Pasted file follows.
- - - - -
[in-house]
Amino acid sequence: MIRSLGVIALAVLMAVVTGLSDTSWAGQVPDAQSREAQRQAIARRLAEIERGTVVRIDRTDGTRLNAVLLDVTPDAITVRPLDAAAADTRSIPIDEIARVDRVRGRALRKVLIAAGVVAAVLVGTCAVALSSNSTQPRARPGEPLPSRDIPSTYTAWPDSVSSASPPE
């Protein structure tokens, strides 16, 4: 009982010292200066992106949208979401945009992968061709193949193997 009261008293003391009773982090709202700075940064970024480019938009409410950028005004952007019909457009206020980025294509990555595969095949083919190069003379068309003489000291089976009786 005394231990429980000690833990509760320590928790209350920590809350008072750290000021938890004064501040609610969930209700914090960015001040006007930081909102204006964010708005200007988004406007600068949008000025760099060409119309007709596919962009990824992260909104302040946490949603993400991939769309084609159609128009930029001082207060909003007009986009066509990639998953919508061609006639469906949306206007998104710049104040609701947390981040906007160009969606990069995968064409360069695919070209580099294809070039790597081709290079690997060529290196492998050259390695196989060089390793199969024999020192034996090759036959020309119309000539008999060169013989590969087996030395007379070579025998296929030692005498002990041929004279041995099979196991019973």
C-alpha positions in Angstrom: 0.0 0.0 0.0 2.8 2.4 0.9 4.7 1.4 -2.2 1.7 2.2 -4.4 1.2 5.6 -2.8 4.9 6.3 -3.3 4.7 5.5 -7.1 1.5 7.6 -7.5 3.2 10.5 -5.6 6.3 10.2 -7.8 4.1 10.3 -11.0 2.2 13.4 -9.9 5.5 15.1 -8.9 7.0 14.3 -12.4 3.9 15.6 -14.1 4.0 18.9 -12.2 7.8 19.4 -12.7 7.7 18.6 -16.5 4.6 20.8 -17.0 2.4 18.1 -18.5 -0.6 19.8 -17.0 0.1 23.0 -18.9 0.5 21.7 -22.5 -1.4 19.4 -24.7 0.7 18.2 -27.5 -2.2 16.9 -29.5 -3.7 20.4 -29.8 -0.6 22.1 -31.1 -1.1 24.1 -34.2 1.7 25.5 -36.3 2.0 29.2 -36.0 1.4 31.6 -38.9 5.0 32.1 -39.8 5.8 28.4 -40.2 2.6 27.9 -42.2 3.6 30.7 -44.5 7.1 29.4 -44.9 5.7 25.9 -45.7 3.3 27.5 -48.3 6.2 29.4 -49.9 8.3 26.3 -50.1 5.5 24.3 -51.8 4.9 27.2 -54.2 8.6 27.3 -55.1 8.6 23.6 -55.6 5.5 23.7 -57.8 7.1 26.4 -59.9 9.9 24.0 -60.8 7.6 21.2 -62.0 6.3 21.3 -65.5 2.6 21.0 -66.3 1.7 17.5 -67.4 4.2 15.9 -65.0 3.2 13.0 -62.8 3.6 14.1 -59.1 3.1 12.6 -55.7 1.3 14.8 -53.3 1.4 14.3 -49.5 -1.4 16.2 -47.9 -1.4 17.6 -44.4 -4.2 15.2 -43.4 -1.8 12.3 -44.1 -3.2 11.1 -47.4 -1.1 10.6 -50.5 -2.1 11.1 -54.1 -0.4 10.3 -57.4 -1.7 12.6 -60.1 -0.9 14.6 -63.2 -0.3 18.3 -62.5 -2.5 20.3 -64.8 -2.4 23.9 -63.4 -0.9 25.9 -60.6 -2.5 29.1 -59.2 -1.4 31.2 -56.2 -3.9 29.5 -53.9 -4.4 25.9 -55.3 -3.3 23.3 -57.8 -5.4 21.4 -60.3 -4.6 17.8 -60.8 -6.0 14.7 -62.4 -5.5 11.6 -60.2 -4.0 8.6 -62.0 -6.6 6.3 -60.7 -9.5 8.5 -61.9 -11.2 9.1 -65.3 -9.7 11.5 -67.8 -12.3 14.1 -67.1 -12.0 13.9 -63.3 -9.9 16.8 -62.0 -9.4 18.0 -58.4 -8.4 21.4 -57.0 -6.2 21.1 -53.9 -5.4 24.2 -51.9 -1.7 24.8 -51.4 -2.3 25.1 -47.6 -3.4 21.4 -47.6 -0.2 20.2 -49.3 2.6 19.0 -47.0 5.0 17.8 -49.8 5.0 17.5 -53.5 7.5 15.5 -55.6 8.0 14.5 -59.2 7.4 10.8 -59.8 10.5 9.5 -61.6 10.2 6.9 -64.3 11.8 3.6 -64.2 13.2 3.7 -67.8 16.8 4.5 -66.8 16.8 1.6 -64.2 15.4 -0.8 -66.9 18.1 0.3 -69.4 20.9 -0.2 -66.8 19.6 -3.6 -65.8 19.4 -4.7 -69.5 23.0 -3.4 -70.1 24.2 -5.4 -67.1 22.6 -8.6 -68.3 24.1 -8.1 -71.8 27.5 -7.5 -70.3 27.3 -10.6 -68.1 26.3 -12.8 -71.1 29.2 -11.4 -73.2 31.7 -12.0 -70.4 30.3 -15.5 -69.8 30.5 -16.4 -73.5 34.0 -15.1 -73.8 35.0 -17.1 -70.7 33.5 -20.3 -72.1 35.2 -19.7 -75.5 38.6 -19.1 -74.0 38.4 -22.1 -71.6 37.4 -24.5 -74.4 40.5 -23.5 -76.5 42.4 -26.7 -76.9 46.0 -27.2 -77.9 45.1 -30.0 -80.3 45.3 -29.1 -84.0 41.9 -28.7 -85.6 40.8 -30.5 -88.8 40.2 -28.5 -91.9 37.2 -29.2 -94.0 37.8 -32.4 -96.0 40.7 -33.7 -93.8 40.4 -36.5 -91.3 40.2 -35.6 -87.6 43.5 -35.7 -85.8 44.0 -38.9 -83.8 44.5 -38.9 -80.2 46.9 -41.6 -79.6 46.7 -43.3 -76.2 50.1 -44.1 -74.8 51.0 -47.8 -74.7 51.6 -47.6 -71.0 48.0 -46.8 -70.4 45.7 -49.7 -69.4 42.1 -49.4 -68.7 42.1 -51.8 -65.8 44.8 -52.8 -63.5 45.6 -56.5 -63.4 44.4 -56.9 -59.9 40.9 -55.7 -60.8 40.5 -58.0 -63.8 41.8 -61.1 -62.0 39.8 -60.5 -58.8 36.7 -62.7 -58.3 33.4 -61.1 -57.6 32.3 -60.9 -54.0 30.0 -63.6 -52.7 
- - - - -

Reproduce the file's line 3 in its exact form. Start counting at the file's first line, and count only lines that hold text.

């Protein structure tokens, strides 16, 4: 009982010292200066992106949208979401945009992968061709193949193997 009261008293003391009773982090709202700075940064970024480019938009409410950028005004952007019909457009206020980025294509990555595969095949083919190069003379068309003489000291089976009786 005394231990429980000690833990509760320590928790209350920590809350008072750290000021938890004064501040609610969930209700914090960015001040006007930081909102204006964010708005200007988004406007600068949008000025760099060409119309007709596919962009990824992260909104302040946490949603993400991939769309084609159609128009930029001082207060909003007009986009066509990639998953919508061609006639469906949306206007998104710049104040609701947390981040906007160009969606990069995968064409360069695919070209580099294809070039790597081709290079690997060529290196492998050259390695196989060089390793199969024999020192034996090759036959020309119309000539008999060169013989590969087996030395007379070579025998296929030692005498002990041929004279041995099979196991019973």